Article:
Constraints Driven Development

”. . . every time you write code, you’re experimenting. . . . Usually, I’ll make a specific kind of constraint for myself . . . and see how it shapes my code. And if I like it, I might roll that into the main project or I might just throw it out . . .”

Dan Kubb said that during the 047 Ruby Rogues podcast.

This is, without a doubt, the most inspiring thing I have listened in the last 12 months. I have been following the same technique for a while, and I am confident to say it is a great tool to help us hone our craft.

So, I invite you to experiment new things in your code. It does not matter if it is an elaborated design pattern or a simple variable naming rule. Pick a constraint, anyone, and force yourself using it for the next couple of hours. If you feel it is improving your code, e.g. easier testing, more readability or expressiveness, loosely coupling, etc., keep it. But if it is not, drop it, otherwise you may be wasting time. Next are some examples you can try.

During the same podcast, Dan mentioned he had been using strict command query separation (CQS) for every method he wrote. And if it was a command, he was returning self to enable chaining.

Dan also commented how he solved the problem of Heckle taking too long to mutate his code. He split test files per method, so he could mutate specific tiny parts of the system and cut down execution time.

Speaking of CQS, Sandi Metz gave a talk (slides) at RailsConf 2013 on how to unit test command and queries. She proposed some testing rules and defined a schema called: The Unit Testing Minimalist.

Sandi also proposed four rules for developers in the 087 Ruby Rogues podcast. The guys from thoughtbot also shared their experience applying these rules, and how elegantly they had satisfied one of the constraints.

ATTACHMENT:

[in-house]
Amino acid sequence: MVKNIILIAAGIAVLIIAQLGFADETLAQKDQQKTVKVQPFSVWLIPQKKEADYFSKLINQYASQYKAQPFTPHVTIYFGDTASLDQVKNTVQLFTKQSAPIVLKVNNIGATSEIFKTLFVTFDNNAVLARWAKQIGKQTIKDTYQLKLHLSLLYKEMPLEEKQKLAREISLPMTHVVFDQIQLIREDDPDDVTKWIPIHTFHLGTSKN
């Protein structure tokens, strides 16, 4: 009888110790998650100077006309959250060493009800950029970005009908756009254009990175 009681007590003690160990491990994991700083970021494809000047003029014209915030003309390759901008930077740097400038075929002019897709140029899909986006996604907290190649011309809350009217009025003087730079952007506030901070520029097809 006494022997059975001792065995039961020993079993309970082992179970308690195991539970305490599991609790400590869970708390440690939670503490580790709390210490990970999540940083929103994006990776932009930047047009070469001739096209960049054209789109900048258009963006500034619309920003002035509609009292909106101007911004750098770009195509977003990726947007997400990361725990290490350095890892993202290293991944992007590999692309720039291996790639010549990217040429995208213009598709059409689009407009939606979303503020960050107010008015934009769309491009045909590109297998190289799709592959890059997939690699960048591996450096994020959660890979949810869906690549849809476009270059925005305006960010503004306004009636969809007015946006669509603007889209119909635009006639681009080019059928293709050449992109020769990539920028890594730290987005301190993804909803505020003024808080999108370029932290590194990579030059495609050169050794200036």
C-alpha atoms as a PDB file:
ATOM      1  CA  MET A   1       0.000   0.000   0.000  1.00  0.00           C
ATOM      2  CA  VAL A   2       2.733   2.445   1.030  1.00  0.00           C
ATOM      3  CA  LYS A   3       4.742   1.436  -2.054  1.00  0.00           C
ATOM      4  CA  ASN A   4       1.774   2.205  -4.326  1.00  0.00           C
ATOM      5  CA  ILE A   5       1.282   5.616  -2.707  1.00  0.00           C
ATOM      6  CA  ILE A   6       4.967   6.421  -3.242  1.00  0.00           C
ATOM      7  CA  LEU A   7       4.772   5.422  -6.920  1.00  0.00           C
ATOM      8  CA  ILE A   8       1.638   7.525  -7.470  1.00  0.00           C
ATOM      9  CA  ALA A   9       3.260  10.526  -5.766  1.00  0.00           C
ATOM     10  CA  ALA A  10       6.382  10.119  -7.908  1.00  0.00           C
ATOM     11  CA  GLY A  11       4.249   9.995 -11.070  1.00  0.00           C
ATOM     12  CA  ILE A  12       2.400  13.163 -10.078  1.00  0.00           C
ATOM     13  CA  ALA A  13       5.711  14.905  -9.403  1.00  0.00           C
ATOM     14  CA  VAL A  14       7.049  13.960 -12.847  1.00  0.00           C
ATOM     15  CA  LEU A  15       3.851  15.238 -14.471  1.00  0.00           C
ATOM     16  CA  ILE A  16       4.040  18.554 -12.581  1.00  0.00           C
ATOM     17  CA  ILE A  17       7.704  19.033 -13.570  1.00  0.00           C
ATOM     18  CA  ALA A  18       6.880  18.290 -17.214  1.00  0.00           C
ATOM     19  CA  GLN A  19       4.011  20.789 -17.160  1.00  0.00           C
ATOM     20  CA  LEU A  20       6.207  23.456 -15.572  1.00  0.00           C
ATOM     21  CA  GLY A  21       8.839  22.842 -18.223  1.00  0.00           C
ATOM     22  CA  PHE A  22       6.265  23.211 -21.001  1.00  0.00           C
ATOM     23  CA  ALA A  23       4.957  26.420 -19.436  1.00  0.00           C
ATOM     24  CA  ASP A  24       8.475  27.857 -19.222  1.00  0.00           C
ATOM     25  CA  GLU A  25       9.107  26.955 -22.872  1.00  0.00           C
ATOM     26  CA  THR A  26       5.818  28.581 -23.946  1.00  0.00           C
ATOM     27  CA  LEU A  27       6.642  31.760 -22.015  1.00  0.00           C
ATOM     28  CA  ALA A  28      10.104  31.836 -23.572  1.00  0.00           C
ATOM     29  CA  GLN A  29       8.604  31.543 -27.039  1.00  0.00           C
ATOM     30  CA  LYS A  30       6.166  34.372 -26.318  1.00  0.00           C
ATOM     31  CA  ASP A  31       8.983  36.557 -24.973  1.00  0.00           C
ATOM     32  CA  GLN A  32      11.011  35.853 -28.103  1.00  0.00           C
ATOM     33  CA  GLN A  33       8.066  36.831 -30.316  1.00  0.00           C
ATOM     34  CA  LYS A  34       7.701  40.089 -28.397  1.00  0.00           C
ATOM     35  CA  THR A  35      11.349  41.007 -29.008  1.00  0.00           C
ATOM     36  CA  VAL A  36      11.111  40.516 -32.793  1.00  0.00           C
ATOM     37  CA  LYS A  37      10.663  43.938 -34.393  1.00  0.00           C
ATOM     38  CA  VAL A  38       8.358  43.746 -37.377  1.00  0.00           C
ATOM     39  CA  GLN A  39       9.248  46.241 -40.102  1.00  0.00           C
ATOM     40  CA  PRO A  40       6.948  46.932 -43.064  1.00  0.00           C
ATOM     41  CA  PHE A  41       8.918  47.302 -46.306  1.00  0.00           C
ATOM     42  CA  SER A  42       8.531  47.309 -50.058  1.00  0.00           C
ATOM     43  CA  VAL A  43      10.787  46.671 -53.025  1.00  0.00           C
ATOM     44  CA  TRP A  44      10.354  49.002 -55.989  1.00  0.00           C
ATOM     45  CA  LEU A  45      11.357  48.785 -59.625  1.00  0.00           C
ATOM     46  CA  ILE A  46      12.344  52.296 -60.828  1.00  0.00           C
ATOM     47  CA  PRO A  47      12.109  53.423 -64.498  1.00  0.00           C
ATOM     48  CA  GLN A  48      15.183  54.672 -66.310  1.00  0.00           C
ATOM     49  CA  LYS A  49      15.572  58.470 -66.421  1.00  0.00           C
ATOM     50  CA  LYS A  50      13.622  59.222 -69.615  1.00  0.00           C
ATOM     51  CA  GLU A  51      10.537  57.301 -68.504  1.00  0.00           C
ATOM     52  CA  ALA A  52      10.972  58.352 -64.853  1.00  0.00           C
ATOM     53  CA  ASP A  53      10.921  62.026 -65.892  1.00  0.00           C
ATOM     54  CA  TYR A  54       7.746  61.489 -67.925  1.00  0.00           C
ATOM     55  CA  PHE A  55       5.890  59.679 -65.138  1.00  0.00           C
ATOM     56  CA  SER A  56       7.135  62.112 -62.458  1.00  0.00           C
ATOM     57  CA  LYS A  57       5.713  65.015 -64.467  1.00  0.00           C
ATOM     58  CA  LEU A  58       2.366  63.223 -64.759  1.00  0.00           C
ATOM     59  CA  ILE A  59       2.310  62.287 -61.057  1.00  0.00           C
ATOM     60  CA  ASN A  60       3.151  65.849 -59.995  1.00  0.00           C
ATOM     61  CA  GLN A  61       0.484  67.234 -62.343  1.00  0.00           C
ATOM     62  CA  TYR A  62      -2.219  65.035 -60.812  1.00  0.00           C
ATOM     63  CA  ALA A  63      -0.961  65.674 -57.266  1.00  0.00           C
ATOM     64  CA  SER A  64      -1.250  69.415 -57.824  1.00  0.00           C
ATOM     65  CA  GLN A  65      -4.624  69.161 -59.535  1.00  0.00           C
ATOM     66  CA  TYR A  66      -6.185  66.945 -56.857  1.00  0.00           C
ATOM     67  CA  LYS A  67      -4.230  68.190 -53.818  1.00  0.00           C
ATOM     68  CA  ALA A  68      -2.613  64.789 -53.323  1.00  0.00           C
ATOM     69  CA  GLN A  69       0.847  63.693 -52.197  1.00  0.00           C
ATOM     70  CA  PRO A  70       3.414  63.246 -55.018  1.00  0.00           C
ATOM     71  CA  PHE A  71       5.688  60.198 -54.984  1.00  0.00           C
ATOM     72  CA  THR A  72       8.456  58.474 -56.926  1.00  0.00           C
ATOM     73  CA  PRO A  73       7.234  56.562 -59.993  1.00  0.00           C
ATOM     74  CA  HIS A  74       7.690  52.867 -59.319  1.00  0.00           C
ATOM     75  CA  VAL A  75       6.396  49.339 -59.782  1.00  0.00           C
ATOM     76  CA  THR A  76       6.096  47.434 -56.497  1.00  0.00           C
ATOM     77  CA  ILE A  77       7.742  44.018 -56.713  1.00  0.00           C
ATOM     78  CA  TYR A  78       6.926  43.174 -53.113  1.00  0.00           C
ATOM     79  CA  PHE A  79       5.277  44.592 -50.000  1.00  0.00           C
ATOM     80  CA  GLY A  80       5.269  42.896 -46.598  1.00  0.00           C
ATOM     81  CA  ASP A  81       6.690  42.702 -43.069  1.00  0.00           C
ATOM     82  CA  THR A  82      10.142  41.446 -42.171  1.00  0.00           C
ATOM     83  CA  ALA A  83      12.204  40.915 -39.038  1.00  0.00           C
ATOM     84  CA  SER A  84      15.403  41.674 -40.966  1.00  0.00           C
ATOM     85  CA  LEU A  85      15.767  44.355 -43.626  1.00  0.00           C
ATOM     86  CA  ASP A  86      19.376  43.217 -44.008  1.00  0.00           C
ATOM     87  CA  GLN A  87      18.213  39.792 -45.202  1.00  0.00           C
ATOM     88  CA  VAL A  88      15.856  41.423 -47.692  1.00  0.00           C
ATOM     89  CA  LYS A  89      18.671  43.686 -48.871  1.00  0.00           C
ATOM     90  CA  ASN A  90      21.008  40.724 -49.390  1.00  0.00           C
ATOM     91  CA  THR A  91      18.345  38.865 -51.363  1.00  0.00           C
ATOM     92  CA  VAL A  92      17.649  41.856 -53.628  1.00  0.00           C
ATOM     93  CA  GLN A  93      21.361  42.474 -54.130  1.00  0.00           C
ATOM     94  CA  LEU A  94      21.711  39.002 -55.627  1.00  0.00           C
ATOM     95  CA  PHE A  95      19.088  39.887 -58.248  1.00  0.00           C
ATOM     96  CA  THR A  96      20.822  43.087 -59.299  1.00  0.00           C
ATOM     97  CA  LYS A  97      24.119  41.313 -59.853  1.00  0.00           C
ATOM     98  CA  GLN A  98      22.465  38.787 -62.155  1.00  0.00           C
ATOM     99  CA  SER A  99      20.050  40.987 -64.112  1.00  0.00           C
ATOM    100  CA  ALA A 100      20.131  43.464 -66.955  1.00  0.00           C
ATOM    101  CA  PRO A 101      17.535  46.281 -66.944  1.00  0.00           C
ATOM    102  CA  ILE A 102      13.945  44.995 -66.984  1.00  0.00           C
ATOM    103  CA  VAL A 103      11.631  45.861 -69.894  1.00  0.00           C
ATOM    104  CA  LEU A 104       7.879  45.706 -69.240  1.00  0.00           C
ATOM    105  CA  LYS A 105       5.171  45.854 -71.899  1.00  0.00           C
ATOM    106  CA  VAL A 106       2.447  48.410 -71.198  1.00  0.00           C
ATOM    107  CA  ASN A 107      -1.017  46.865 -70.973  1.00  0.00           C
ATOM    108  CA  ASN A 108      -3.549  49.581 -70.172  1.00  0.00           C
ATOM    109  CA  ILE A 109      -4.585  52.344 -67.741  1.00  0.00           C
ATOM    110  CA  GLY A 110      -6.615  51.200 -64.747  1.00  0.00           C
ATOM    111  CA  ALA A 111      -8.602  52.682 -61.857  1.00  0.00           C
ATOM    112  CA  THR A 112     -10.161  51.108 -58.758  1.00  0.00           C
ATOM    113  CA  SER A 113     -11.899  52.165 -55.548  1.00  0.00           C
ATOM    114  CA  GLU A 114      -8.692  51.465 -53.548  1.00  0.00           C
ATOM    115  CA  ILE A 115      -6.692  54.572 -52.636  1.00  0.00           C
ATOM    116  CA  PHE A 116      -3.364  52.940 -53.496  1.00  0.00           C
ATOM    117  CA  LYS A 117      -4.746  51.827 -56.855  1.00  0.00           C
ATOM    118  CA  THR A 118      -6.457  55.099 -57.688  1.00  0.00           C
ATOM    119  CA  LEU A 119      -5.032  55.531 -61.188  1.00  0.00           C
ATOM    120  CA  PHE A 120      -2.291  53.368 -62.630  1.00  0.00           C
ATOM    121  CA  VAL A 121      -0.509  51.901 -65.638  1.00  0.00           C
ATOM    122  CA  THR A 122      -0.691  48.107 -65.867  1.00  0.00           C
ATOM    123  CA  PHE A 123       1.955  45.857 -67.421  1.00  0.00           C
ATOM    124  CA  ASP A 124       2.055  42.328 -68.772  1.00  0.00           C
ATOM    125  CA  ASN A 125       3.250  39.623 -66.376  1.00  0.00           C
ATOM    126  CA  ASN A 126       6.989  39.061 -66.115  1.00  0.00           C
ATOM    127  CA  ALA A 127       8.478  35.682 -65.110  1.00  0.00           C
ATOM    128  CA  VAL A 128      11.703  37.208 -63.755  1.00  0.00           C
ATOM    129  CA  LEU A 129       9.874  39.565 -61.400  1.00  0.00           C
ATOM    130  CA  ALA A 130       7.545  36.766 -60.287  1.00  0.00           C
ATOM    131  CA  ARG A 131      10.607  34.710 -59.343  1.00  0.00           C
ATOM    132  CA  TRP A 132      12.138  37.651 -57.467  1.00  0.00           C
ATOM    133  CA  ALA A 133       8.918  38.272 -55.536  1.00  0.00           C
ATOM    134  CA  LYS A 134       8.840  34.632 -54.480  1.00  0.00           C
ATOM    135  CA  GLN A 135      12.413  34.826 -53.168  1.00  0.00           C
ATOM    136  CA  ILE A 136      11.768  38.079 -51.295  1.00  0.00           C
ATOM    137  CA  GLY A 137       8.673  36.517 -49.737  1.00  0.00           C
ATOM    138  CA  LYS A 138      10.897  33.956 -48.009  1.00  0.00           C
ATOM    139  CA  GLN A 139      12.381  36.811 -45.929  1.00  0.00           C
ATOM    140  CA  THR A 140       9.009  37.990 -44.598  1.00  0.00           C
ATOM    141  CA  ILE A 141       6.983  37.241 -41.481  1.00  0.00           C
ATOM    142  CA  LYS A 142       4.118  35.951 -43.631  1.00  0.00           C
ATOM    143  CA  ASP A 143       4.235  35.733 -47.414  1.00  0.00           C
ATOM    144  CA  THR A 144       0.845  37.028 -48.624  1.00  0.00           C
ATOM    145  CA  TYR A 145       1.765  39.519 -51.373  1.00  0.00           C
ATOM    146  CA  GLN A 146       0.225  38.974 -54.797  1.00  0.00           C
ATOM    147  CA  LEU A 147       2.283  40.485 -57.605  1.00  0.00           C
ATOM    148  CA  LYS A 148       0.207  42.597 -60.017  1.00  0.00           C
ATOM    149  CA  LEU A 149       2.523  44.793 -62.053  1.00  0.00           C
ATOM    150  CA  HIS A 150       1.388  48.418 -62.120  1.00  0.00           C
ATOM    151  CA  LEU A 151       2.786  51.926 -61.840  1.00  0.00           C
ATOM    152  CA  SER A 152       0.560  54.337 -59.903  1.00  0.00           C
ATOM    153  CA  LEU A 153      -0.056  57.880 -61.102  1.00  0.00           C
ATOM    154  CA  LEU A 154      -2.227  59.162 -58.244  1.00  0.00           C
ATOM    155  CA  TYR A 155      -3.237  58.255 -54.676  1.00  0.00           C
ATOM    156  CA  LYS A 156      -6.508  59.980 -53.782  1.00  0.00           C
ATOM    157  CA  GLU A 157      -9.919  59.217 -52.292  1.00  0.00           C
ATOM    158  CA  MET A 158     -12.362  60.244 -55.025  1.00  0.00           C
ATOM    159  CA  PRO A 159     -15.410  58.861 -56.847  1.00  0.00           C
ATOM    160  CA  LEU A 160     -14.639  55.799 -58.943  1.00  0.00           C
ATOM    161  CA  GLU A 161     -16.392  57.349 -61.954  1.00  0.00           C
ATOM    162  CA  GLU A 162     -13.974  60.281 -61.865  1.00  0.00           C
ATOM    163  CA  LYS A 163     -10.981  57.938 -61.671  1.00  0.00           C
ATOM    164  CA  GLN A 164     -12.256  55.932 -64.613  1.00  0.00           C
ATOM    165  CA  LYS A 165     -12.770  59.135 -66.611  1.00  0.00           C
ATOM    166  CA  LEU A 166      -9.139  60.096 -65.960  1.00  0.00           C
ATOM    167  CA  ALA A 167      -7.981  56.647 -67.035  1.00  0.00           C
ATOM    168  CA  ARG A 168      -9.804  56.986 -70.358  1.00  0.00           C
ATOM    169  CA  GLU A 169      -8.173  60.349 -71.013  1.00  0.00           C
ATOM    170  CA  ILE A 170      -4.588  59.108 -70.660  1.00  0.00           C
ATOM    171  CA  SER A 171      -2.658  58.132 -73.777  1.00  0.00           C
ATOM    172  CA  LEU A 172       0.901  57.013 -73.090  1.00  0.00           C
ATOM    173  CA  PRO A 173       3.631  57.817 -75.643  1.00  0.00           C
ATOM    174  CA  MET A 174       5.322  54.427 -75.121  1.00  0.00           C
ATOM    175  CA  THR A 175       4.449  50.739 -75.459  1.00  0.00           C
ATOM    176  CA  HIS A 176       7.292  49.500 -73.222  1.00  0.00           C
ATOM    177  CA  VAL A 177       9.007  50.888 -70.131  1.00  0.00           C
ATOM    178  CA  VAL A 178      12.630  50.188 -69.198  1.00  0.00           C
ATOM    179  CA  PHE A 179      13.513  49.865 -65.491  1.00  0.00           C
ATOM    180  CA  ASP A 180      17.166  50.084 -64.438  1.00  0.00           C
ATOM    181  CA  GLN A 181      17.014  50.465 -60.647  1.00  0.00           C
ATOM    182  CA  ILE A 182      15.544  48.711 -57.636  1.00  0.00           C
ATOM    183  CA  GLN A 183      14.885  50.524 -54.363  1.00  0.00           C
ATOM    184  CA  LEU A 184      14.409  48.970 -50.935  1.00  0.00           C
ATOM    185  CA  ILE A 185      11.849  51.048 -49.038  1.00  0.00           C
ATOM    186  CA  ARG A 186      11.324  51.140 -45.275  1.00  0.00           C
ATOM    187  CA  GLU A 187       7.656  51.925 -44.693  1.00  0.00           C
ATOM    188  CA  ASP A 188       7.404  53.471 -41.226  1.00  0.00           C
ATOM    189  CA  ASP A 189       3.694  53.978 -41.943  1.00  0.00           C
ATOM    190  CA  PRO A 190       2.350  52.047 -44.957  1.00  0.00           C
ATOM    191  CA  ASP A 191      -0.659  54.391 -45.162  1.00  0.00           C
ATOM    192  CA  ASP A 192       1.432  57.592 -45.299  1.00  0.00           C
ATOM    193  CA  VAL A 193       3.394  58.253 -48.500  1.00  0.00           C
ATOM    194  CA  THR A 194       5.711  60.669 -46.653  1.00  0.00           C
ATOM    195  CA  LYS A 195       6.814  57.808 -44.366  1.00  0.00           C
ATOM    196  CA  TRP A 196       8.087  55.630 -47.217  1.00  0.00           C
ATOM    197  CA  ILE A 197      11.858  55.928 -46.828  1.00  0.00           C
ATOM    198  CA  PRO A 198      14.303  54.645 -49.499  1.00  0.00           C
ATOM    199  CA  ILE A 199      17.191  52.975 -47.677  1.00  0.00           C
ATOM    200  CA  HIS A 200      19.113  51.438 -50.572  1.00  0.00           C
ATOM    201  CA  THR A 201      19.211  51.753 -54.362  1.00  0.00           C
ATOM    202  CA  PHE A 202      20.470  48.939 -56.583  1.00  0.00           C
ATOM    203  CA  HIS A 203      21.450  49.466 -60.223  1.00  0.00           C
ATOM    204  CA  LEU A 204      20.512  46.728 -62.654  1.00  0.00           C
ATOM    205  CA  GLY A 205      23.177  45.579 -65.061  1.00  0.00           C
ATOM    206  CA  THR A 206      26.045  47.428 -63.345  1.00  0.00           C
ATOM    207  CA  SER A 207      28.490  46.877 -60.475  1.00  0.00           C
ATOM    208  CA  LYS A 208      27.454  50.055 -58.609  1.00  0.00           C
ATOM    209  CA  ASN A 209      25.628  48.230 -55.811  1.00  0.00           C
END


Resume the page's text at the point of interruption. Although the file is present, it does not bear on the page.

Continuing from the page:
Jeff Bay proposed nine “rules of thumb” to better software design in the essay entitled Object Calisthenics in the ThoughtWorks Anthology.

These are enough examples to start. You can shall define your own constraints too. One of my actual constraints is to completely take apart routing definitions from controllers specs. This helps me define better URL design and treat controllers more like normal classes instead of some magic black box which receives requests. And I think controllers should not know anything about routing and HTTP verbs anyway, so it is making sense for now.

I ended turning this:

# spec/controllers/posts_controller_spec.rb
# Tighly coupling between routing and controller actions
describe "GET show" do
  # ...

into this:

# spec/routing/posts_routing_spec.rb
# Routing knows about HTTP verbs
describe "Access a post" do
 it { expect(get("/posts/1")).to route_to("posts#show", id: "1") }

# spec/controllers/posts_controller_spec.rb
# show is an ordinary method in the controller
describe "#show" do
  # ...